Video games are the modern form of storytelling

By Karissa Schaefer, Deputy Arts Editor

Video games have been around since the 1950s, bringing forth old-school classic computer games like “Tennis for Two” and “Spacewar.” Since then, video games are continuously proving to be the newest technology on the market and the increased demand for games from all age groups. 

Nowadays, an increased number of people look to games for not only gameplay, but for the narrative they tell. As one of the newest forms of storytelling, video games allow gamers to immerse themselves into a fictional setting as if they are the stars of their own movie.

Storytelling spans back centuries in human nature; progressing from oral communication, to written stories, and then to a visual format, such as movies and television. Video games set themselves apart from other storytelling formats by giving their audience the ability to make their own decisions within the story.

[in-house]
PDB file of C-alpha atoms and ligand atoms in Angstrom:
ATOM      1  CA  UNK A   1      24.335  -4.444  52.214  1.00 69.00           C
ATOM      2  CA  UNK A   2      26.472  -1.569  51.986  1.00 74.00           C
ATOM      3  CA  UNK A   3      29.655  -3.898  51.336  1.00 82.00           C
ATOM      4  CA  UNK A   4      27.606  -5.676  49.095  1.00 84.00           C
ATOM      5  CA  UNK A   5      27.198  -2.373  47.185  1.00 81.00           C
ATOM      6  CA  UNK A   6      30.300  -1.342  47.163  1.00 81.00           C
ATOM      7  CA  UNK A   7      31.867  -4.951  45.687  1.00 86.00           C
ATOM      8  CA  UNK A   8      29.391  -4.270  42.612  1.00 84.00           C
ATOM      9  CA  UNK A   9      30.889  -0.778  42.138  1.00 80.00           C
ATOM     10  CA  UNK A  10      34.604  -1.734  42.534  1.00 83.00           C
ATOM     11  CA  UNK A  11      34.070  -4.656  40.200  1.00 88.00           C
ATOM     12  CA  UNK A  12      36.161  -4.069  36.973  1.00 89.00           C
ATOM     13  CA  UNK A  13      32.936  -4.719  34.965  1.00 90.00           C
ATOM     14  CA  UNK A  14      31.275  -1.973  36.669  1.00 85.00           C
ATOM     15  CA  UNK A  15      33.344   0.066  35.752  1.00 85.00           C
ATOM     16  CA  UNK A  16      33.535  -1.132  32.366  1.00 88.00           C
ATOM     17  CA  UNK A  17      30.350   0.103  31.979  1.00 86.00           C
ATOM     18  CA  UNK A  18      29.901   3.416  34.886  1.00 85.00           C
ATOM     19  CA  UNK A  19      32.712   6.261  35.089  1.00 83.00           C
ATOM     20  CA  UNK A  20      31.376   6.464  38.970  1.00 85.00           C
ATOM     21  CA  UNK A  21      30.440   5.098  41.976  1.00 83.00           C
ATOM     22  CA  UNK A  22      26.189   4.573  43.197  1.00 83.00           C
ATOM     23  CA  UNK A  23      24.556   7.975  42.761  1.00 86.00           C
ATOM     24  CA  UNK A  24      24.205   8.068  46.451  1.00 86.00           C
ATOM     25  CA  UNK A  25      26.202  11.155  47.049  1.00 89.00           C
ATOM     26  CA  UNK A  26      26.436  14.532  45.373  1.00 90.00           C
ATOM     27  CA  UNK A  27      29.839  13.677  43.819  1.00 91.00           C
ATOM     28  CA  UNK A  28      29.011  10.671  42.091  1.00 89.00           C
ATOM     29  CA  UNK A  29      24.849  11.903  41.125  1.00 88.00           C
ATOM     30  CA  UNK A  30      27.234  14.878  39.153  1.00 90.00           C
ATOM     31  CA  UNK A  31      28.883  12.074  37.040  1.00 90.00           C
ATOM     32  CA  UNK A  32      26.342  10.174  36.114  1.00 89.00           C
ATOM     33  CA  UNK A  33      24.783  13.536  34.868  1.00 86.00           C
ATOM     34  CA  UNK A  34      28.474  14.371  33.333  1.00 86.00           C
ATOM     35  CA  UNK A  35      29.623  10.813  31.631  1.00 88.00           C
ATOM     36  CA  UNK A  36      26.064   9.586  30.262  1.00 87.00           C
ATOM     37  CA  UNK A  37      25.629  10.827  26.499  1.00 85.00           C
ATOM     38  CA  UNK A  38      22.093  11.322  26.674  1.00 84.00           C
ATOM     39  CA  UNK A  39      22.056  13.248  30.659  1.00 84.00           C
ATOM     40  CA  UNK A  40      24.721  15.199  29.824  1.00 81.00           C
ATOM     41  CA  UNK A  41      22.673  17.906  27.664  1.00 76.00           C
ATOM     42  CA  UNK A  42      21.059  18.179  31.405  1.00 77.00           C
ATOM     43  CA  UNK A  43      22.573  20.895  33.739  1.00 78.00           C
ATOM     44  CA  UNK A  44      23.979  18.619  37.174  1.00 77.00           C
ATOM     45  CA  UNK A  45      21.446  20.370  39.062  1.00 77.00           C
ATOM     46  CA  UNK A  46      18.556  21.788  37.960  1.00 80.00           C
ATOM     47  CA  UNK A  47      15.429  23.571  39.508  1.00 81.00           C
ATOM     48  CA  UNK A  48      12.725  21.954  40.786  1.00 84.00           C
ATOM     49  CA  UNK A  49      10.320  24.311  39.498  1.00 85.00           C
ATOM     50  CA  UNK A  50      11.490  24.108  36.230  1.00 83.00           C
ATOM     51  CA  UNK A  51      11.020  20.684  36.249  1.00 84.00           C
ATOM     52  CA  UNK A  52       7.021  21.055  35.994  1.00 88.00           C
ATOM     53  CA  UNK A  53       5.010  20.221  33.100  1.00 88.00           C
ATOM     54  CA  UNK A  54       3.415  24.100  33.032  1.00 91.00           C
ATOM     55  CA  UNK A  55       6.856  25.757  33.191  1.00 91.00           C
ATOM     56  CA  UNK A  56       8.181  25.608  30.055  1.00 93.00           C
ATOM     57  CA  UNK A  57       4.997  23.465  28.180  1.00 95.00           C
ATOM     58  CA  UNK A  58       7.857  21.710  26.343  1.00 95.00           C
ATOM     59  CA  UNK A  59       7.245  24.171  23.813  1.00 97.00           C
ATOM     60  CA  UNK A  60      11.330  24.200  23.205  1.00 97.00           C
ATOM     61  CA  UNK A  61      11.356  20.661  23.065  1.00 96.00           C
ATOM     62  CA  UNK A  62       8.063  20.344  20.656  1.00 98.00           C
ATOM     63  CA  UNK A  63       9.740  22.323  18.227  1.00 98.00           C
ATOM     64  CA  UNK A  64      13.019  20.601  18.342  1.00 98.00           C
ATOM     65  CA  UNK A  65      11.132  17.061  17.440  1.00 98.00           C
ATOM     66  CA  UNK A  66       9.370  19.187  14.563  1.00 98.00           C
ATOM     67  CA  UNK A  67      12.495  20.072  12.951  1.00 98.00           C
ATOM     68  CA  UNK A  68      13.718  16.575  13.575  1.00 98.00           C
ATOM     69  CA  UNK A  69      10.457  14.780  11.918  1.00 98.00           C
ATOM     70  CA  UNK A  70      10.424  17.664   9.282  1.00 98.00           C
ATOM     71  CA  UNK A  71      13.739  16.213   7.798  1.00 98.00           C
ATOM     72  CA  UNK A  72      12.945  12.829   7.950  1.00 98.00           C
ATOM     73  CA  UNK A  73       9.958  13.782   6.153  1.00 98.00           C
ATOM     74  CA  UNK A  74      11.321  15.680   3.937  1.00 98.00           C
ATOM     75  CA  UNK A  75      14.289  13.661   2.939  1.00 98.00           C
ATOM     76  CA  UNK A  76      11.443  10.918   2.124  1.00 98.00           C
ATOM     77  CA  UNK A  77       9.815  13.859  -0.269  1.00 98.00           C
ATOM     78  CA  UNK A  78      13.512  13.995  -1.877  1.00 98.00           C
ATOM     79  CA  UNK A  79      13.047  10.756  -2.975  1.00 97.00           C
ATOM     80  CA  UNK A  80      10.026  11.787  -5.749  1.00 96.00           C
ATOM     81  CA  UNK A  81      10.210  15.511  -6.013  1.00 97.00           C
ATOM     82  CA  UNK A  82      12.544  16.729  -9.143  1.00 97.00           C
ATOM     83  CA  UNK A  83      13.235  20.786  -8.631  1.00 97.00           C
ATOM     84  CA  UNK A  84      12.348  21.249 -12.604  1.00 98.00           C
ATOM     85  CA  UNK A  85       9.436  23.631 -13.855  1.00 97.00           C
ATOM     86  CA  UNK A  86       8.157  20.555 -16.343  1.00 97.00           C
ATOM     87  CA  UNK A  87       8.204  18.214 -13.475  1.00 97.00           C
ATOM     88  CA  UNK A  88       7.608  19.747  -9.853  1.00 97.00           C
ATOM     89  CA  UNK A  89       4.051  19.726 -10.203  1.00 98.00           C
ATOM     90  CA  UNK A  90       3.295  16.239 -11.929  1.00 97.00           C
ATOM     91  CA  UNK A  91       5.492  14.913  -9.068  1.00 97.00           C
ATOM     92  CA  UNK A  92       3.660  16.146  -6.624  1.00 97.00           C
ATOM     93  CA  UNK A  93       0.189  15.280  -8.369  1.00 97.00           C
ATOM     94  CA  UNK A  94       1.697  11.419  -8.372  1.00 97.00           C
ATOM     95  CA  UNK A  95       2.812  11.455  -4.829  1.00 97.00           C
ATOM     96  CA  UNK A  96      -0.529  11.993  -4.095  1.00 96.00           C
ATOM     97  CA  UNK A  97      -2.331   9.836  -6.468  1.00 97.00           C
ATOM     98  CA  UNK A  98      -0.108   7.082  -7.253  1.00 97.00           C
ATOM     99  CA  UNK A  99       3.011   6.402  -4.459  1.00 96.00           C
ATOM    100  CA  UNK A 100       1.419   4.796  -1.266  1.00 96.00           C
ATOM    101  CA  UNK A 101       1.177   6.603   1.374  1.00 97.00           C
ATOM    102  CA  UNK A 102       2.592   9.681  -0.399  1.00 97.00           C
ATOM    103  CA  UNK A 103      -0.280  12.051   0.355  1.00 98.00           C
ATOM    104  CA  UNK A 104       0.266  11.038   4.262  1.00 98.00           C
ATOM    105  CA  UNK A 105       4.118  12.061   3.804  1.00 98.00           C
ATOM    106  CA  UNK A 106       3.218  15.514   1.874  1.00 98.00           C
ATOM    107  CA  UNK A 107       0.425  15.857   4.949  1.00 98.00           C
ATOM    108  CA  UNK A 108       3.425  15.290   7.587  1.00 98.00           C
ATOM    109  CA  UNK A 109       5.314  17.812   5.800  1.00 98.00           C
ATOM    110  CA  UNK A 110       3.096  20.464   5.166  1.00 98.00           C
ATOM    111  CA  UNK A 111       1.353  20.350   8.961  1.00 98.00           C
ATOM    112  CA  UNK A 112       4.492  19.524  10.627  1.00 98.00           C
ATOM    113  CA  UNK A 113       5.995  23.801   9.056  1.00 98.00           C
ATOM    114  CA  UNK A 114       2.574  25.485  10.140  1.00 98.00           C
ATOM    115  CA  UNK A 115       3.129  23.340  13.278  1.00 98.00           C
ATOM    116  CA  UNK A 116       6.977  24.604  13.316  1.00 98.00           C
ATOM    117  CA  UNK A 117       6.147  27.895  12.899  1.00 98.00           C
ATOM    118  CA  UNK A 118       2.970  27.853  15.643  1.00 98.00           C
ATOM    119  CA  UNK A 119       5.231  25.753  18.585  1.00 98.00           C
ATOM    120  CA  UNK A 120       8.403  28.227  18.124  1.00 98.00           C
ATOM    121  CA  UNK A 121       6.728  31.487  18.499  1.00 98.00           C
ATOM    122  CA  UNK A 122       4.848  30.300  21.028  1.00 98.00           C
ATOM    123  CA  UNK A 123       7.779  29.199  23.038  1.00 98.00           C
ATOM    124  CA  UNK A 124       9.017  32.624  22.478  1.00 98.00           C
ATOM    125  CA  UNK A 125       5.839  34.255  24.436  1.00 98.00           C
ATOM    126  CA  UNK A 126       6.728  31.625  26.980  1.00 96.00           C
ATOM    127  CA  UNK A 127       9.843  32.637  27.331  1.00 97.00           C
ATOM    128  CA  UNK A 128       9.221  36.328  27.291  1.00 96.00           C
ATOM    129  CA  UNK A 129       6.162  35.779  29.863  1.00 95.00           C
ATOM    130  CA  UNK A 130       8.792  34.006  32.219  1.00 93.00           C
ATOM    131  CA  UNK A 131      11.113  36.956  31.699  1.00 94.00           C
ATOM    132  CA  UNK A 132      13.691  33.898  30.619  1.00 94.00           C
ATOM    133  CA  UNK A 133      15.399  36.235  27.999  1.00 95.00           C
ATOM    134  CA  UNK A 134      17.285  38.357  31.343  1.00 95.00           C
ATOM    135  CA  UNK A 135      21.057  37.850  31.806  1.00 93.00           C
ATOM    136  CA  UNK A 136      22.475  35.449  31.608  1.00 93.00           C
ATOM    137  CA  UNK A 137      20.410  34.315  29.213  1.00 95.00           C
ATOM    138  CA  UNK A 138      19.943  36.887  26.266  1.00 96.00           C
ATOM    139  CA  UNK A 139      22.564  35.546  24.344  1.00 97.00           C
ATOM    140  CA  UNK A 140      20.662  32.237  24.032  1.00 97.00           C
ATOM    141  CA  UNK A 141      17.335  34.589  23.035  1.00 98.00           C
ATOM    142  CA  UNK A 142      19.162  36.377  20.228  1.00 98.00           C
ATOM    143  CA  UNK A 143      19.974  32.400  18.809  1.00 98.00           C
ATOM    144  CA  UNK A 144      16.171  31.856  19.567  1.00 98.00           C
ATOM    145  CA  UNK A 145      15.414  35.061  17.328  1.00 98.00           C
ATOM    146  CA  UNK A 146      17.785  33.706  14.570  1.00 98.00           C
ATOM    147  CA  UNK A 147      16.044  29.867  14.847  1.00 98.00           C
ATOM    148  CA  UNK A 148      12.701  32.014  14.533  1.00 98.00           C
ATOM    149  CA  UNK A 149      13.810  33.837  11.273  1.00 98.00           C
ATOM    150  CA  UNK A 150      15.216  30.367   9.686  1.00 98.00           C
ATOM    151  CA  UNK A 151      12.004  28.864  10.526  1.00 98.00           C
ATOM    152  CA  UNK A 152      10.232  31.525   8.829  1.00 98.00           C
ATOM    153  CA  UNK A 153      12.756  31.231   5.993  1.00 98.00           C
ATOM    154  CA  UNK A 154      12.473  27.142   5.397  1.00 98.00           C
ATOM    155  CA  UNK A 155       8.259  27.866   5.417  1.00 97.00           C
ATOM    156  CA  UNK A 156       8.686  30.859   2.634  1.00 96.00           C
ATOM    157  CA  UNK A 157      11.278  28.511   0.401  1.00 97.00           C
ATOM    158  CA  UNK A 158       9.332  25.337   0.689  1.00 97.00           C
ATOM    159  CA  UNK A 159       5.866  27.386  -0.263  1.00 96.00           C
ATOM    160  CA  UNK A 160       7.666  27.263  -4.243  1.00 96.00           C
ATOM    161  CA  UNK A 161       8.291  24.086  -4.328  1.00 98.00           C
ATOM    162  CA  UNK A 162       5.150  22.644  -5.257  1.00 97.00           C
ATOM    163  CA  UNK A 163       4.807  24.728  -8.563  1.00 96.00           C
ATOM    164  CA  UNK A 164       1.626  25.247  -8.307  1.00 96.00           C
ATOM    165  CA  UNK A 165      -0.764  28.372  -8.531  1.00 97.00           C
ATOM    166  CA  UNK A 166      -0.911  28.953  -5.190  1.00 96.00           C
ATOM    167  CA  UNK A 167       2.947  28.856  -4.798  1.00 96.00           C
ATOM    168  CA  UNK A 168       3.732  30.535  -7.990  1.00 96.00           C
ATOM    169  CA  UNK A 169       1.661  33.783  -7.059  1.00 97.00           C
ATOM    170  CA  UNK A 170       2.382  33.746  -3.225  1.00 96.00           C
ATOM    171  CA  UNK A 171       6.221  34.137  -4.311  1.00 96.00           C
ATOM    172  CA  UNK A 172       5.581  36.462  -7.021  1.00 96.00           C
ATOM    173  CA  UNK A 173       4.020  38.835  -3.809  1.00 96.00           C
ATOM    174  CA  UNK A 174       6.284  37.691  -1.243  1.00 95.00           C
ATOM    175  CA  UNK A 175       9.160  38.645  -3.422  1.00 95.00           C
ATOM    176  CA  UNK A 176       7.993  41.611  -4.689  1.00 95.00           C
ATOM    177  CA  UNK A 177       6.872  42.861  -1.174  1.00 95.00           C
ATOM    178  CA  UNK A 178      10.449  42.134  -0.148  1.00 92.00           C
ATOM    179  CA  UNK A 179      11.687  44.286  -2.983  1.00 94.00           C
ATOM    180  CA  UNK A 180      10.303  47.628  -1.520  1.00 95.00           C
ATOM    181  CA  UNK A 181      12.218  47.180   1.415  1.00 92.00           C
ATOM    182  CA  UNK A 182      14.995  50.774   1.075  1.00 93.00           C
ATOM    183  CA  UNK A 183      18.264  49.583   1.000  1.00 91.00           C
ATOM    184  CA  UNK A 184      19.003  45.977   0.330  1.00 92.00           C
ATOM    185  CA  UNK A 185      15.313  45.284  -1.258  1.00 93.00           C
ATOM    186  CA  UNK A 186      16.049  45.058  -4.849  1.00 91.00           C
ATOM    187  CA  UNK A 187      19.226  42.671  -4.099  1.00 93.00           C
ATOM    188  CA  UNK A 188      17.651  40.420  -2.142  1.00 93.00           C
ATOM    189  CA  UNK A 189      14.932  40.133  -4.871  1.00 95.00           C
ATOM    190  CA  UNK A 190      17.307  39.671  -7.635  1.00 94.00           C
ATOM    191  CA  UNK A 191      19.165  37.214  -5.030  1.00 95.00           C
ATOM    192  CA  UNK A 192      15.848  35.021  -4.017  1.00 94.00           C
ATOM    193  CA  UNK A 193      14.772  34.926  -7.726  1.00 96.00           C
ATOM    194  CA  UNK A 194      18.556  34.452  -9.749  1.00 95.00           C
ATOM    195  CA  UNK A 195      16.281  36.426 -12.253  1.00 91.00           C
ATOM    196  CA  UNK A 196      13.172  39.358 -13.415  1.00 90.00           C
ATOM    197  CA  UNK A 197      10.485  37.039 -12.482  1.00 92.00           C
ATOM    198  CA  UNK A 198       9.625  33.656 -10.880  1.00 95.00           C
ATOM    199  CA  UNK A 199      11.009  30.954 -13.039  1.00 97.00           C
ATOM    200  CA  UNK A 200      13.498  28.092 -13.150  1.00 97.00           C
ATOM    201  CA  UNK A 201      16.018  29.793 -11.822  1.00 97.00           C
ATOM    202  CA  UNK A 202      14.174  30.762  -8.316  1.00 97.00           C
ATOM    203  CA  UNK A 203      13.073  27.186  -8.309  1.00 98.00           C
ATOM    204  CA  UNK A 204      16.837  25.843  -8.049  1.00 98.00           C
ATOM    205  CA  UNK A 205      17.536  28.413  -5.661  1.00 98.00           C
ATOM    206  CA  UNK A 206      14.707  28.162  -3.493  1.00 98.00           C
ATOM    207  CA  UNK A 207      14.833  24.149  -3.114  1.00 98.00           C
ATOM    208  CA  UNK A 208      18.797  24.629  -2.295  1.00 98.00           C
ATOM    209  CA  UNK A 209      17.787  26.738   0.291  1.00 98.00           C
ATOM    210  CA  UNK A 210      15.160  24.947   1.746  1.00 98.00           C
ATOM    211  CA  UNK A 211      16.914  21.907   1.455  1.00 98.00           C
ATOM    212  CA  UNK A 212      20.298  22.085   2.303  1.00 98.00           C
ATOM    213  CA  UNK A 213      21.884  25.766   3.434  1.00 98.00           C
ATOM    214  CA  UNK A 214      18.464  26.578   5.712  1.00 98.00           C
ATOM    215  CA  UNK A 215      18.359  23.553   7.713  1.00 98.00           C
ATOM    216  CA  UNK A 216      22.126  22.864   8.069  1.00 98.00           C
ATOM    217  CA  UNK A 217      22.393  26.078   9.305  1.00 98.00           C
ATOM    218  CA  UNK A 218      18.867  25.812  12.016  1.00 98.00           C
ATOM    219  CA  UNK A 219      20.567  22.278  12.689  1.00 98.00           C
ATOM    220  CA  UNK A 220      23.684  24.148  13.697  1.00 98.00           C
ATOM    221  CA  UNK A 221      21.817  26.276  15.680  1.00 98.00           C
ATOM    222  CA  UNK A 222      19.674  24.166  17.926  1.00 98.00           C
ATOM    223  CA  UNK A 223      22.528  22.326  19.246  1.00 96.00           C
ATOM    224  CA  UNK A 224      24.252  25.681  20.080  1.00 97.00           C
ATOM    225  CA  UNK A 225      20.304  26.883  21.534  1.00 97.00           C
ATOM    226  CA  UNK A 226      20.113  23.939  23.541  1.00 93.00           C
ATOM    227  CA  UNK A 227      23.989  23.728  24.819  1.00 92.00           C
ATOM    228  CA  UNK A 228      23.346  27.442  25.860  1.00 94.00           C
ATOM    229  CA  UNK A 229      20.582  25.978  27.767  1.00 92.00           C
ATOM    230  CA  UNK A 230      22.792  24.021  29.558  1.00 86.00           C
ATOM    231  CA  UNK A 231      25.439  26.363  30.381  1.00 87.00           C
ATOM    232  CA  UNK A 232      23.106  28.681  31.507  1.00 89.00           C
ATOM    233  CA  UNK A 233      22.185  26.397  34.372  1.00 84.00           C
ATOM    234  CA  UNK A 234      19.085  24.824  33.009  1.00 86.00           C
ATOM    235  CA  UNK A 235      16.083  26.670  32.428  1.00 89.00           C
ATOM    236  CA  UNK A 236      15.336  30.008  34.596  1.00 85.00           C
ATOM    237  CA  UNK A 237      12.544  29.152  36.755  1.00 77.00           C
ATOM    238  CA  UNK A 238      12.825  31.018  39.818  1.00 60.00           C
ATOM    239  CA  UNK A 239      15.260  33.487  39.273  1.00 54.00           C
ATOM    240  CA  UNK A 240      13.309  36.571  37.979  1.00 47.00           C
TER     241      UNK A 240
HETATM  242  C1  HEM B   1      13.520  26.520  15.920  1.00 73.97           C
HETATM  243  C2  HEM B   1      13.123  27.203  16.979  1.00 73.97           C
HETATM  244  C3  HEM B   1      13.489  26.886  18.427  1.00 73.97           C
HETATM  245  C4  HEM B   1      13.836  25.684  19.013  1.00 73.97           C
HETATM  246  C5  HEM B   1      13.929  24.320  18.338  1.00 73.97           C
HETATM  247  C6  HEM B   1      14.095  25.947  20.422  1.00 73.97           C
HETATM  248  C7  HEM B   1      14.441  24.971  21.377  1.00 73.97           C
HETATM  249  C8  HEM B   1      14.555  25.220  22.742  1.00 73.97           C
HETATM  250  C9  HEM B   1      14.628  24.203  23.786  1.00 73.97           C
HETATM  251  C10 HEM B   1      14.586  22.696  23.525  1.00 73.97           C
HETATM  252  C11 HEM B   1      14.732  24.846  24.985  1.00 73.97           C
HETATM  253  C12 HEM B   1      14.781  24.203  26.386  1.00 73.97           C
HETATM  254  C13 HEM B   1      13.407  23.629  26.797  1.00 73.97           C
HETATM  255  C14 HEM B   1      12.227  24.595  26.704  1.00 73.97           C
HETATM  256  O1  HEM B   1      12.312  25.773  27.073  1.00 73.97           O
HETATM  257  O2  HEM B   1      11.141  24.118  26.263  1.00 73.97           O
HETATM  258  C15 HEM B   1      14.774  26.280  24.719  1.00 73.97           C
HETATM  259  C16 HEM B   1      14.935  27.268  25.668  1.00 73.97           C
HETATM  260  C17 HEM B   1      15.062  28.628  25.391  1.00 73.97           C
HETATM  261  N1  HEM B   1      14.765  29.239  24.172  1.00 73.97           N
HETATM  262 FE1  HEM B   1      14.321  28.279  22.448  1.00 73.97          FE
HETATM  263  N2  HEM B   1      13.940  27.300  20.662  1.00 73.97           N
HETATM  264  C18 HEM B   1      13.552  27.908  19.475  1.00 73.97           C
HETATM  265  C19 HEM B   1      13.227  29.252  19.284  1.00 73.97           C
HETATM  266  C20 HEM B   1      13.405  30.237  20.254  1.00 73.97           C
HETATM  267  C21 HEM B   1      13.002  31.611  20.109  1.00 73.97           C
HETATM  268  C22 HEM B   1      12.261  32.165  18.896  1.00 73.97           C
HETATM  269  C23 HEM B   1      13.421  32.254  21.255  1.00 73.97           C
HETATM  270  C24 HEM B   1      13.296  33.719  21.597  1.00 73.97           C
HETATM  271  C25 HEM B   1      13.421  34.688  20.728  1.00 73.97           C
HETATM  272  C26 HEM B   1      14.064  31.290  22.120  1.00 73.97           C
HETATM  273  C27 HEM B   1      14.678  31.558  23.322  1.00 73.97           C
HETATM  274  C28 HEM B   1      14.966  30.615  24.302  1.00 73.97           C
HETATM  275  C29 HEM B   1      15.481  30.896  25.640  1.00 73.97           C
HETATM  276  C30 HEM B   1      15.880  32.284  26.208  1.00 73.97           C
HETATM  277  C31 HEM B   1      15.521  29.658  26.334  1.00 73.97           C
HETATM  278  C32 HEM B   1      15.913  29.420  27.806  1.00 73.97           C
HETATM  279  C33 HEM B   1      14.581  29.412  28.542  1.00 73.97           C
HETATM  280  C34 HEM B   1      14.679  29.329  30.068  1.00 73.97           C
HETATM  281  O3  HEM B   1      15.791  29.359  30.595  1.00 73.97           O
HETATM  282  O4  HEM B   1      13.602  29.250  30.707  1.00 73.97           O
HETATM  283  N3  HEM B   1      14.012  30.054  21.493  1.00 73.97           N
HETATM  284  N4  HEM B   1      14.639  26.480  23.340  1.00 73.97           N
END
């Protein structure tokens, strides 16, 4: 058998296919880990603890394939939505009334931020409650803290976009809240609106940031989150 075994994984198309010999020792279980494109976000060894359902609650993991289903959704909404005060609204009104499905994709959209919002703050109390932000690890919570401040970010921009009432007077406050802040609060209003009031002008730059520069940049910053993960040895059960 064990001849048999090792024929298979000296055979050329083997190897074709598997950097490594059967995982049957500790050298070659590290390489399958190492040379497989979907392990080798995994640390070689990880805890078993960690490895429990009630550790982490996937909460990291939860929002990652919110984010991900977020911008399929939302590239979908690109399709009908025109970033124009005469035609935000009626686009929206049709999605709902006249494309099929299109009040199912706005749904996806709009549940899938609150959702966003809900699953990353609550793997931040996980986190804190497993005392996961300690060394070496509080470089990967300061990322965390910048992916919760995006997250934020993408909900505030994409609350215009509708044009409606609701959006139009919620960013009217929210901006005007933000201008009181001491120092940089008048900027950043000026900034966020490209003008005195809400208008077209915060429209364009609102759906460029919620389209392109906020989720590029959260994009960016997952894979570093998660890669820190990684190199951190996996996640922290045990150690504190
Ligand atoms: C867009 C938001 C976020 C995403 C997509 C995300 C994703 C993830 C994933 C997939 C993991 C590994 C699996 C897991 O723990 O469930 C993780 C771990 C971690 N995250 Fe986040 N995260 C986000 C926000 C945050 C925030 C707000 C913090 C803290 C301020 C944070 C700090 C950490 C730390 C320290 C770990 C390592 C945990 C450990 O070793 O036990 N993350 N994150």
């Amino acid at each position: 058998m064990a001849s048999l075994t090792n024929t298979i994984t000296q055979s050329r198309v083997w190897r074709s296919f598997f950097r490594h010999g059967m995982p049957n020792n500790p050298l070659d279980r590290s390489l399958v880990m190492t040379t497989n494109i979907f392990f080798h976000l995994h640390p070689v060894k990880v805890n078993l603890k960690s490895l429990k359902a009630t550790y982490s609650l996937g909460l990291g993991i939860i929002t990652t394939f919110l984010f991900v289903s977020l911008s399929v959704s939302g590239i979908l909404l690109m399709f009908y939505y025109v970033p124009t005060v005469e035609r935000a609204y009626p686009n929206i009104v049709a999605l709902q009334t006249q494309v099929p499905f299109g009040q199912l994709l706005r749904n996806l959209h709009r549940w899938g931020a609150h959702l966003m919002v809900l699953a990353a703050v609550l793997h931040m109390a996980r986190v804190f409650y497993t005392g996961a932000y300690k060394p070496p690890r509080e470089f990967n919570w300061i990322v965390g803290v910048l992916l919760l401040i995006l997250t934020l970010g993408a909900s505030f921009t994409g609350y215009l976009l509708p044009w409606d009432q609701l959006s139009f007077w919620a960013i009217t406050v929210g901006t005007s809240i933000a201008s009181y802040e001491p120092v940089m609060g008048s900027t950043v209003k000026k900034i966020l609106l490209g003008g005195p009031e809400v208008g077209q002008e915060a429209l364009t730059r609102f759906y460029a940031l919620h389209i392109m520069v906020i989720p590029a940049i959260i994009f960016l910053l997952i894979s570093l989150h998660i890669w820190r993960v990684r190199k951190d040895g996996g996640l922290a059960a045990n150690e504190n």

Long playthroughs of storytelling games is what got many gamers through quarantine during the early days of the COVID-19 pandemic. Being stuck in the house for days on end can weigh heavily on the mind as people grow bored and tired of routine, yet video games can provide a much-needed escape from this reality. 

The 1981 release of “Donkey Kong” marked the beginning of storytelling in gaming. Elements like cutscenes, animations, and text convey the damsel-in-distress story. The story is secondary to the gameplay as it gives the player a goal to achieve. These stories give players the motivation, reasoning, and determination to continue playing. 

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The writing staff for video game companies is just as important as the staff that works on graphics and the technological side of things. For example, take a recent video game series in the last decade that has leveled up to par with A-list movies, called “The Last of Us”.